How does one paint a memory? First we should consider how one views a memory. There is softness to it, inherent blur. Memories sparkle like dust floating in the sunlight. We strain our reach towards them, but they dance and skitter away from our fingertips. Clarity is forever just out of grasp.

Now to capture that in oil on canvas. And for this we look to Jack Chambers. Looking at his paintings is like viewing the world through prescription glasses that are not your own. He paints reality as he remembers it, with the fuzz of time and a fond nostalgia.Chambers is the quintessential Canadian artist, born and raised in London, Ontario. And to my inexplicable delight, he currently has a solo exhibition at the AGO.

The exhibition features a multitude of works, including several films, organized into light, spirit, time, place and life. Strolling through the gallery is like peering into Chambers’ mind as he journeys through foreign lands, falls in love, has children and eventually faces leukemia and his own impending death.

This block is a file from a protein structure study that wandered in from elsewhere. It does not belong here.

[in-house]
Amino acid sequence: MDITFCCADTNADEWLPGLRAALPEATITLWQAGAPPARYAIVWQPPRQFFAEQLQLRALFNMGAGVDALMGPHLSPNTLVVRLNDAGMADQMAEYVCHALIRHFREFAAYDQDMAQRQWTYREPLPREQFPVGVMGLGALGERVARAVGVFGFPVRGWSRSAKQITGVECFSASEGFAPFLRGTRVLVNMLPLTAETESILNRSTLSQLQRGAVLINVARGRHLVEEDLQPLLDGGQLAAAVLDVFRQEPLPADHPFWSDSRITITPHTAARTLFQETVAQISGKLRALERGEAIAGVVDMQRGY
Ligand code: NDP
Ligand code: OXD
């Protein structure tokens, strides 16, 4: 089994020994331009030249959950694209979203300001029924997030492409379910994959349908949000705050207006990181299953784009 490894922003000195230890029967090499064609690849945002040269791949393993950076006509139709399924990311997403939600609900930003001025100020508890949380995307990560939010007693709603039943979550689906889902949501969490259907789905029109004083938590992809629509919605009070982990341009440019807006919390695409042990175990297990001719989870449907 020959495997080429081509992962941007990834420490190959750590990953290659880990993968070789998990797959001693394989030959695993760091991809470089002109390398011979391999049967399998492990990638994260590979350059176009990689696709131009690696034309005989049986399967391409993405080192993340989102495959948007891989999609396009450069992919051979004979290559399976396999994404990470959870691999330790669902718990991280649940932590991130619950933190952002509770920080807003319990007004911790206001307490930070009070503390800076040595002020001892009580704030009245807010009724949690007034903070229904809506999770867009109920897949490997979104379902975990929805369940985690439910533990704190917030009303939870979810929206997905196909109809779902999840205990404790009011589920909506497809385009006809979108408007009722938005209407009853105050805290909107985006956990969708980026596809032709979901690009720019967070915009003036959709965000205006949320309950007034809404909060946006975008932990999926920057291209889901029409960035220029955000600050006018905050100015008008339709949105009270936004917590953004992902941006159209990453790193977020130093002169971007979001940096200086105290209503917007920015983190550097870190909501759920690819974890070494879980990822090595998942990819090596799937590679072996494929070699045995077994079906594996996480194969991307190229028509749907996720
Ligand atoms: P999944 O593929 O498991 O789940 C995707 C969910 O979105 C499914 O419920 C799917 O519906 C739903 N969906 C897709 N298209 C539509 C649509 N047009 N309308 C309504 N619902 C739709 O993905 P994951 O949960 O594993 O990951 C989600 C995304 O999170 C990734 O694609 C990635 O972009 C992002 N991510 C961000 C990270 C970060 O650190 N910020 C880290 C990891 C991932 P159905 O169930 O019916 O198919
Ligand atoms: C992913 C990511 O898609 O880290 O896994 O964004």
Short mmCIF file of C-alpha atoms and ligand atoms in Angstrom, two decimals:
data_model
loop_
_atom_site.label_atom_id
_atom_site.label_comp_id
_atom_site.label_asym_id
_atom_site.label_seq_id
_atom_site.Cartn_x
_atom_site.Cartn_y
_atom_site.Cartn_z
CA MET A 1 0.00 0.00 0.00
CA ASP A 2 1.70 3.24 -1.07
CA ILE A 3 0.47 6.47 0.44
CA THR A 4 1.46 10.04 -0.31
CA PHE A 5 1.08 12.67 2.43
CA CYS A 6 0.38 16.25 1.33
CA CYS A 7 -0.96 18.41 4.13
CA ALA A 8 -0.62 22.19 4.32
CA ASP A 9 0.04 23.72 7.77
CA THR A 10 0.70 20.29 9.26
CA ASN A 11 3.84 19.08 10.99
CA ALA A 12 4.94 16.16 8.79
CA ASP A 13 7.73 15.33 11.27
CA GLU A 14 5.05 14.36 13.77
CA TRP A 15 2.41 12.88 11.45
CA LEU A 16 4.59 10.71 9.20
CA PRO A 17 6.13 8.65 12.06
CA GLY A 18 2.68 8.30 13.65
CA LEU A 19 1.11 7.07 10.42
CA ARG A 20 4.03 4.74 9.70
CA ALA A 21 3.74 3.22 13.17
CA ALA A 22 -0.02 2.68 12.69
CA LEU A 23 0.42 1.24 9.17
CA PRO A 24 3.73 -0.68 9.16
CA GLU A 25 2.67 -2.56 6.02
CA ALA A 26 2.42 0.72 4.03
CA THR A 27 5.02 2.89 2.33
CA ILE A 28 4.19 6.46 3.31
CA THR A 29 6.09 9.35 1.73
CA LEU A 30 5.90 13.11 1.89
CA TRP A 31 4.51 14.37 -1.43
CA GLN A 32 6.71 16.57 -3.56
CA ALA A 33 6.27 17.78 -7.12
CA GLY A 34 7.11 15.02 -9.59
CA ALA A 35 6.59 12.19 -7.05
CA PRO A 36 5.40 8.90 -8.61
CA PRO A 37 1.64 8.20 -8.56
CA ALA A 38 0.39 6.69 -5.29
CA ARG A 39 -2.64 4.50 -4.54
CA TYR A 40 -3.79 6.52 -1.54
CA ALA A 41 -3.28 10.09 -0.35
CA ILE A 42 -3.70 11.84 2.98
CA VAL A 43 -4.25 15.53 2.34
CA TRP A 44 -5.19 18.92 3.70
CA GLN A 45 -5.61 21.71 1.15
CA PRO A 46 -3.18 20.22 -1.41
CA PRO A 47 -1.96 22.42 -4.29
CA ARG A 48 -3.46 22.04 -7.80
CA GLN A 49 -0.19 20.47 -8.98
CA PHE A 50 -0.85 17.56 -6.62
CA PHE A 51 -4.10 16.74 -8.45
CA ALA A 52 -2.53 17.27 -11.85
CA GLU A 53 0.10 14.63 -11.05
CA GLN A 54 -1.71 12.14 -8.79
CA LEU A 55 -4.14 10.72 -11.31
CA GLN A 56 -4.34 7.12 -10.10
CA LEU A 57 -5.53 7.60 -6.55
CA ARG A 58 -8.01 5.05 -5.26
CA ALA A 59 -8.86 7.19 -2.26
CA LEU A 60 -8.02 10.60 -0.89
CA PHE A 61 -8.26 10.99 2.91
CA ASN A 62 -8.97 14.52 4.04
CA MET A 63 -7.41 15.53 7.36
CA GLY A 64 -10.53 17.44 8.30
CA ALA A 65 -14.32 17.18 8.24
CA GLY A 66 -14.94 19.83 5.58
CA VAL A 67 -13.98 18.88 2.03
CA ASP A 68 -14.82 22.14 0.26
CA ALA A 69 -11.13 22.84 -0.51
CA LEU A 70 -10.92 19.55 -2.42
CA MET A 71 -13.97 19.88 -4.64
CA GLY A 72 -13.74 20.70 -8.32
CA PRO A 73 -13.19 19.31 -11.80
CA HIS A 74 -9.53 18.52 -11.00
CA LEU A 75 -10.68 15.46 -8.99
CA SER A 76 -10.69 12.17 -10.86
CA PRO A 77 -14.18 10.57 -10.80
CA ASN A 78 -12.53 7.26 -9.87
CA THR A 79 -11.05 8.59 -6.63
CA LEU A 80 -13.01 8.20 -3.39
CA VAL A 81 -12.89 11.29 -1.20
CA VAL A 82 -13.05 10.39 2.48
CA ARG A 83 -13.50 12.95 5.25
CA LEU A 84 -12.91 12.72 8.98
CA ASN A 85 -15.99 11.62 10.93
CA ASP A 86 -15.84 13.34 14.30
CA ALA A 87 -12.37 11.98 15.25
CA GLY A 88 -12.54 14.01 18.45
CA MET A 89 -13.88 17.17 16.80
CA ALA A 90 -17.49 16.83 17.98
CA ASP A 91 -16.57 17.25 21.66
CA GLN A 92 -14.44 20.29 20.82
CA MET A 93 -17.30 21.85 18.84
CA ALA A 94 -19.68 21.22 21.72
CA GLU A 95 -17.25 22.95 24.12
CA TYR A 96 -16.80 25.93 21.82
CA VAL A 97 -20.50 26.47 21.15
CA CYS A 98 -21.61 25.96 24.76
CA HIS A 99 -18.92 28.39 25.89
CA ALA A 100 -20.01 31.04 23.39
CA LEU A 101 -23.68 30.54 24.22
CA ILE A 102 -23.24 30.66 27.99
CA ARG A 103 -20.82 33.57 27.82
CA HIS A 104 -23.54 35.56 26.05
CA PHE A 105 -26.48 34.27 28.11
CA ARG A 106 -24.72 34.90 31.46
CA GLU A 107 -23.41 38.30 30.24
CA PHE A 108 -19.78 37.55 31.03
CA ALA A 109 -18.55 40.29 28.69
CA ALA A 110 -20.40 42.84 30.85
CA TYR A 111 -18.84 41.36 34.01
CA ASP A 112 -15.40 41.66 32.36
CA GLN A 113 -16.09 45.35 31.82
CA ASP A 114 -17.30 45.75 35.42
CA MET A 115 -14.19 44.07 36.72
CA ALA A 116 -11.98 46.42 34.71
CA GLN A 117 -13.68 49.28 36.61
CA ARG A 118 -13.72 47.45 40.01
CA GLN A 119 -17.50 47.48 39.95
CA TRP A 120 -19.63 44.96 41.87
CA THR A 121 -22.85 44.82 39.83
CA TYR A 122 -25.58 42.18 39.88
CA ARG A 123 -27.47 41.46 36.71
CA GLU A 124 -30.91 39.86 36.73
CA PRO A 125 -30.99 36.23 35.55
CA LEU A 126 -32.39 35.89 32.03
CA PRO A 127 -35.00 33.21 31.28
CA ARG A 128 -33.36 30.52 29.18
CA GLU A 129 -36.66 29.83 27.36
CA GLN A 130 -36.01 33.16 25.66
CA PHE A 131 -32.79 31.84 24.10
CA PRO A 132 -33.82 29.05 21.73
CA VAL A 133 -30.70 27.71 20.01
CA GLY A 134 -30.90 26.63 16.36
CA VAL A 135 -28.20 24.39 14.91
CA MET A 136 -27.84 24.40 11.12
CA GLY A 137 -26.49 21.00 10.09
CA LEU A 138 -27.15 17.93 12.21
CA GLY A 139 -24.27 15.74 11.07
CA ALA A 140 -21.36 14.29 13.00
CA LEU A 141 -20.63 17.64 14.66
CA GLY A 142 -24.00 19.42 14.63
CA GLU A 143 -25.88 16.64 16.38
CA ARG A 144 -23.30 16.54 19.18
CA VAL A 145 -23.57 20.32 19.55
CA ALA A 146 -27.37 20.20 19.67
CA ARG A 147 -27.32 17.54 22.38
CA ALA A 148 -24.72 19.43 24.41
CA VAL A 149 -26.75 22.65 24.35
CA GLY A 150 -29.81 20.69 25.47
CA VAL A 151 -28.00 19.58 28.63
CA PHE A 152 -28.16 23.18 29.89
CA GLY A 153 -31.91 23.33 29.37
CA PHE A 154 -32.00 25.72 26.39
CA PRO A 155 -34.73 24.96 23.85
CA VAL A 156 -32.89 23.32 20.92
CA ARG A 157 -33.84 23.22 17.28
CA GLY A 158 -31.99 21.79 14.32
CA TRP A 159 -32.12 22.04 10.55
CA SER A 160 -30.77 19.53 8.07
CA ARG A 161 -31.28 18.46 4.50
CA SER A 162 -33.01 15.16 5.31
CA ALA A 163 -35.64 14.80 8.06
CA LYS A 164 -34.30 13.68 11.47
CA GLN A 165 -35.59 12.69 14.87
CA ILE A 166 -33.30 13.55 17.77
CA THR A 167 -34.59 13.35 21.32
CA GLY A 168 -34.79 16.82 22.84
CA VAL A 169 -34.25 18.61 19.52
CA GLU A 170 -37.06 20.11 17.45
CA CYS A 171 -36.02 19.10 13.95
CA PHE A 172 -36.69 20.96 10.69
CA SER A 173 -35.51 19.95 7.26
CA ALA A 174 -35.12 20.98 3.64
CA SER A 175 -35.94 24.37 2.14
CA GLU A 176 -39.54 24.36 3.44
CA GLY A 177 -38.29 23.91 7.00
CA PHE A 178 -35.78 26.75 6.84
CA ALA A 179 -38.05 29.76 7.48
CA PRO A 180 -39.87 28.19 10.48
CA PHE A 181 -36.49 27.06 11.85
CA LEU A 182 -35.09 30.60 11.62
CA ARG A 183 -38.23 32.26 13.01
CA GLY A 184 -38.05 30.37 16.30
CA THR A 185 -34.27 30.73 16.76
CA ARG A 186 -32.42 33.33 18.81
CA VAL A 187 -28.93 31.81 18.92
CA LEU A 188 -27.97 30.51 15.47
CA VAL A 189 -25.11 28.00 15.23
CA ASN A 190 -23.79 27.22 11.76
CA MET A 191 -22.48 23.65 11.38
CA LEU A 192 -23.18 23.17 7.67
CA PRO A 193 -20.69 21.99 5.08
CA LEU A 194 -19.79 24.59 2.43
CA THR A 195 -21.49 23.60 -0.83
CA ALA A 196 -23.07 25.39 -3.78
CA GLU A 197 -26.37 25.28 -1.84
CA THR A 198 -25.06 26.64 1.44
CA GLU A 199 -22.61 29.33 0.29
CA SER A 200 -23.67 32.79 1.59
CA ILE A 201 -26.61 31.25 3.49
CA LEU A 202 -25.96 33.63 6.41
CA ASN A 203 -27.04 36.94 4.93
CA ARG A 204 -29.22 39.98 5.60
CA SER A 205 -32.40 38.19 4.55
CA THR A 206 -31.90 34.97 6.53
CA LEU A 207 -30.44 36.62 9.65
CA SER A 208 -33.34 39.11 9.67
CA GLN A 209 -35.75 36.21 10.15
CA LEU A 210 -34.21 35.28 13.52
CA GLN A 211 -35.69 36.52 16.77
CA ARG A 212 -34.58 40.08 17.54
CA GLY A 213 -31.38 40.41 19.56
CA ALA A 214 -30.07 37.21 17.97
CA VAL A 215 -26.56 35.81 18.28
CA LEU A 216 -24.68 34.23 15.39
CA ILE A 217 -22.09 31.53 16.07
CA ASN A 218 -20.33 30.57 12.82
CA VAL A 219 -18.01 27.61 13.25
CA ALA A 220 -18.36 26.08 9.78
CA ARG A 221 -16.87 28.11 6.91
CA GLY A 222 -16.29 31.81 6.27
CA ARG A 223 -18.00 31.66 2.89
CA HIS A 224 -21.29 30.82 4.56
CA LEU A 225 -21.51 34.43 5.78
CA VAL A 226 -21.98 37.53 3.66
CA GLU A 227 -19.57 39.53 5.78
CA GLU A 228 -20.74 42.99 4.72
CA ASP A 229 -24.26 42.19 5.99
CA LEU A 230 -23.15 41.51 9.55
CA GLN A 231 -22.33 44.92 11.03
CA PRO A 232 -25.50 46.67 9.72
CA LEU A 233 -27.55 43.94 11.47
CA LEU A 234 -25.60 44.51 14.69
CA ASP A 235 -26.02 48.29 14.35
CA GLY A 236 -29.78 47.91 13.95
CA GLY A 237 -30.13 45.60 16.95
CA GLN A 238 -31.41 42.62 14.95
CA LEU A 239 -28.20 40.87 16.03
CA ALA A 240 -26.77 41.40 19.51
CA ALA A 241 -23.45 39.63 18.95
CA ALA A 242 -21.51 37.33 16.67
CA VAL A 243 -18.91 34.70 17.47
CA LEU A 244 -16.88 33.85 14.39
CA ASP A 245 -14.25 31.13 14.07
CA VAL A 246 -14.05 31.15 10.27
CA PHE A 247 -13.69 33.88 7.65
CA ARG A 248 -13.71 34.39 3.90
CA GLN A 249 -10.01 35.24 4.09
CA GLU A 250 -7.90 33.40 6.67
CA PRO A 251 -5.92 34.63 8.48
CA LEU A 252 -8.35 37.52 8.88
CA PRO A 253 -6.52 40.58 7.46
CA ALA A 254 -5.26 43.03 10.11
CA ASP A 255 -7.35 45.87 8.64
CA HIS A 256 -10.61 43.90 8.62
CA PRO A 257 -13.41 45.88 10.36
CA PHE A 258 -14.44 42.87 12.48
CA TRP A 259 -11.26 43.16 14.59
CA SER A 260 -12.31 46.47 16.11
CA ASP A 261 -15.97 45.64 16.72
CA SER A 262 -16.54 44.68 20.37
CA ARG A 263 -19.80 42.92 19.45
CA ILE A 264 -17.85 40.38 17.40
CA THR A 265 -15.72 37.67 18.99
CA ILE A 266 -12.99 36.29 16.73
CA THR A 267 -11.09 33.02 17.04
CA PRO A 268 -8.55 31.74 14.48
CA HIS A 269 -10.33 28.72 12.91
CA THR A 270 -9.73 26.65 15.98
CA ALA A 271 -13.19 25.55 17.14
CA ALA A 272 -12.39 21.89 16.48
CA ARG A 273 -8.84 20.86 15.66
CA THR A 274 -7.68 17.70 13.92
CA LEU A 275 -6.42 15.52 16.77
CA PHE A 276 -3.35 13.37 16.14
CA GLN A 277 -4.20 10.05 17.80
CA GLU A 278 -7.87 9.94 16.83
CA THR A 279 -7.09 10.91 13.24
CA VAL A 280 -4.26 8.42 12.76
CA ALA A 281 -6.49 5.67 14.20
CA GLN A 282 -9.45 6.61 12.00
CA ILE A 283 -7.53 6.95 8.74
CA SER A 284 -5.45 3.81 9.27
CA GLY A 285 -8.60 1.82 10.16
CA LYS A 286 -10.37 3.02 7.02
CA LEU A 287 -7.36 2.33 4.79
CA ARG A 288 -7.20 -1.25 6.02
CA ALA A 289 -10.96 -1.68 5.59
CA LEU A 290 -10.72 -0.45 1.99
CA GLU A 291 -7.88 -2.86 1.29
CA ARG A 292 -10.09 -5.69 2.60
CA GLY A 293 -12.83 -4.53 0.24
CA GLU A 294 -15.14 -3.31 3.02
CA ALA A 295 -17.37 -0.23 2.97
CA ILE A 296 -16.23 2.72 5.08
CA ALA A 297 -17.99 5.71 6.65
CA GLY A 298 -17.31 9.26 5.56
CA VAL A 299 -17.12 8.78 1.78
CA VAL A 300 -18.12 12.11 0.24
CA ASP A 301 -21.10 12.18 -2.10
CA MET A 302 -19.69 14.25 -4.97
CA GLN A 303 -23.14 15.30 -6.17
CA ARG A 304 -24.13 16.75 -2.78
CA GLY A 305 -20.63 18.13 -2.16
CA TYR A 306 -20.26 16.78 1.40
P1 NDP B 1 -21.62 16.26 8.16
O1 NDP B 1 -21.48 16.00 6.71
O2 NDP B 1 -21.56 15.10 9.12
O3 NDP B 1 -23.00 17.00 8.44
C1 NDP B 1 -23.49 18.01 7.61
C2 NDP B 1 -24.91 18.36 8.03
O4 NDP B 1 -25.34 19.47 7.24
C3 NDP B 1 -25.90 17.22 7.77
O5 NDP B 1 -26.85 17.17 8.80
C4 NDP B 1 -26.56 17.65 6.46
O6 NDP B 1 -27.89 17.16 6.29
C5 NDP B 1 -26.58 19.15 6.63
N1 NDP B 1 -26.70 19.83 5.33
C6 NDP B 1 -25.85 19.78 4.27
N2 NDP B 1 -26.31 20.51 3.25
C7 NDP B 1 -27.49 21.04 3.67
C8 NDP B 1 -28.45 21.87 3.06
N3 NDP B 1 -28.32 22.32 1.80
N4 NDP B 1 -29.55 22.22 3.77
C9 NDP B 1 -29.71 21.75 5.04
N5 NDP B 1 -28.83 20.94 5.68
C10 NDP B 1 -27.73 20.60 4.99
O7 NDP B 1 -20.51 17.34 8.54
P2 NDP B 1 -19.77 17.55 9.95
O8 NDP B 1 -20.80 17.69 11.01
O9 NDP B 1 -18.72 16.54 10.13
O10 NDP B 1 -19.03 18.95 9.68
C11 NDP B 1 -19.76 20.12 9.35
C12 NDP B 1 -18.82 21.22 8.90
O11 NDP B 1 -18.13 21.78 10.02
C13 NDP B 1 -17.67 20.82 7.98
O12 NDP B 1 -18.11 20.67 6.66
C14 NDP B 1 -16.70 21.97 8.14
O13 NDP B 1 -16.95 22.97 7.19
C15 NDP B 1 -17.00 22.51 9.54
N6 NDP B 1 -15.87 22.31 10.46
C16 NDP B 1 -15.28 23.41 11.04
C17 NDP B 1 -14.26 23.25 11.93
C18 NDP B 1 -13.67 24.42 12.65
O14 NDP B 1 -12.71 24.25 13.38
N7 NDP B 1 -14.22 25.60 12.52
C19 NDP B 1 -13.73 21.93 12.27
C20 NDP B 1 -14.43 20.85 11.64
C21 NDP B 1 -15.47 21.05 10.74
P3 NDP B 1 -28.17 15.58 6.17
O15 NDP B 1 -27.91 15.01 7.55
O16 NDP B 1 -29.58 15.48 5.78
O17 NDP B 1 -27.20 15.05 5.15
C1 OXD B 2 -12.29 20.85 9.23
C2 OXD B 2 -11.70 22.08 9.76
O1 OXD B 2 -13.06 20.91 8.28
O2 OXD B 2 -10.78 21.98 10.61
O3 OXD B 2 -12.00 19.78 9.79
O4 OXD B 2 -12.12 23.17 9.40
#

The gallery has acquired Chambers’ sketches and notebooks for display. As you read the words he has so carefully wrung out and pinned to the page you will know him. In the silence of the airy, temperature controlled rooms your heart will ache for a man whose ink-stained fingers smudged the edges of the his poetry into illegibility.

The intimacy of this exhibition is still lingering in my mind. I stepped into the skin of this man and I gazed out from beneath his distinctive brows and what I saw was beauty. A beauty that was at once mundane and sublimely profound.

Jack Chambers: Light, Spirit, Time, Place and Life is in town until May 13, and the AGO is free after 3 pm for students Tuesday through Friday.